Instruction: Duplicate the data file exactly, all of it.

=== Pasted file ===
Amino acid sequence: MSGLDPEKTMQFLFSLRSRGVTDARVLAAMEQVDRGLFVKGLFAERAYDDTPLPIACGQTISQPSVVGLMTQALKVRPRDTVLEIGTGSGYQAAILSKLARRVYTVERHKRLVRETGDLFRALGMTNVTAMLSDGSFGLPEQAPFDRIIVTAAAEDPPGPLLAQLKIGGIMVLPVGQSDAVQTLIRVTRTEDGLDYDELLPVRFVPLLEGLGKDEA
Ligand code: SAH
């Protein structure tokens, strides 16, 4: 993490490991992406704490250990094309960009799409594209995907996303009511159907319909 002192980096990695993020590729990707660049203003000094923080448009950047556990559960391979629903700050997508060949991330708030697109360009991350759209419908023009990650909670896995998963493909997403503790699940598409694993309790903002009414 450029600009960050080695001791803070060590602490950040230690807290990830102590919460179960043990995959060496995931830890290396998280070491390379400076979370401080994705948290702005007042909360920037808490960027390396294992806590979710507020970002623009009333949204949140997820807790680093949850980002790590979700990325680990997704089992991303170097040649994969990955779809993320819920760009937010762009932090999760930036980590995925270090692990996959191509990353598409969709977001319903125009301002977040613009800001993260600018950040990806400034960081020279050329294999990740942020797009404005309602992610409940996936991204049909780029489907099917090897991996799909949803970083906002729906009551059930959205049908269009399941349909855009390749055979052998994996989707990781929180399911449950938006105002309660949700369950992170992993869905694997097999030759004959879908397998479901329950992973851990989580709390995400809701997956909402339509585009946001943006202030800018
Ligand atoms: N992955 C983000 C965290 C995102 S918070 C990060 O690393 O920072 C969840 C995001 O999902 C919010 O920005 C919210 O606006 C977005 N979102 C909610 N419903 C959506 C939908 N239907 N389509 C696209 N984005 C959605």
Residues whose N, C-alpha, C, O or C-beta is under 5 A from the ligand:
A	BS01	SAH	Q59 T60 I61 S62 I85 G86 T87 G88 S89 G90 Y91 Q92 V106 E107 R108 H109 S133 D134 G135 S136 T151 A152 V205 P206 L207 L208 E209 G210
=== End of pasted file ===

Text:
Amino acid sequence: MSGLDPEKTMQFLFSLRSRGVTDARVLAAMEQVDRGLFVKGLFAERAYDDTPLPIACGQTISQPSVVGLMTQALKVRPRDTVLEIGTGSGYQAAILSKLARRVYTVERHKRLVRETGDLFRALGMTNVTAMLSDGSFGLPEQAPFDRIIVTAAAEDPPGPLLAQLKIGGIMVLPVGQSDAVQTLIRVTRTEDGLDYDELLPVRFVPLLEGLGKDEA
Ligand code: SAH
């Protein structure tokens, strides 16, 4: 993490490991992406704490250990094309960009799409594209995907996303009511159907319909 002192980096990695993020590729990707660049203003000094923080448009950047556990559960391979629903700050997508060949991330708030697109360009991350759209419908023009990650909670896995998963493909997403503790699940598409694993309790903002009414 450029600009960050080695001791803070060590602490950040230690807290990830102590919460179960043990995959060496995931830890290396998280070491390379400076979370401080994705948290702005007042909360920037808490960027390396294992806590979710507020970002623009009333949204949140997820807790680093949850980002790590979700990325680990997704089992991303170097040649994969990955779809993320819920760009937010762009932090999760930036980590995925270090692990996959191509990353598409969709977001319903125009301002977040613009800001993260600018950040990806400034960081020279050329294999990740942020797009404005309602992610409940996936991204049909780029489907099917090897991996799909949803970083906002729906009551059930959205049908269009399941349909855009390749055979052998994996989707990781929180399911449950938006105002309660949700369950992170992993869905694997097999030759004959879908397998479901329950992973851990989580709390995400809701997956909402339509585009946001943006202030800018
Ligand atoms: N992955 C983000 C965290 C995102 S918070 C990060 O690393 O920072 C969840 C995001 O999902 C919010 O920005 C919210 O606006 C977005 N979102 C909610 N419903 C959506 C939908 N239907 N389509 C696209 N984005 C959605």
Residues whose N, C-alpha, C, O or C-beta is under 5 A from the ligand:
A	BS01	SAH	Q59 T60 I61 S62 I85 G86 T87 G88 S89 G90 Y91 Q92 V106 E107 R108 H109 S133 D134 G135 S136 T151 A152 V205 P206 L207 L208 E209 G210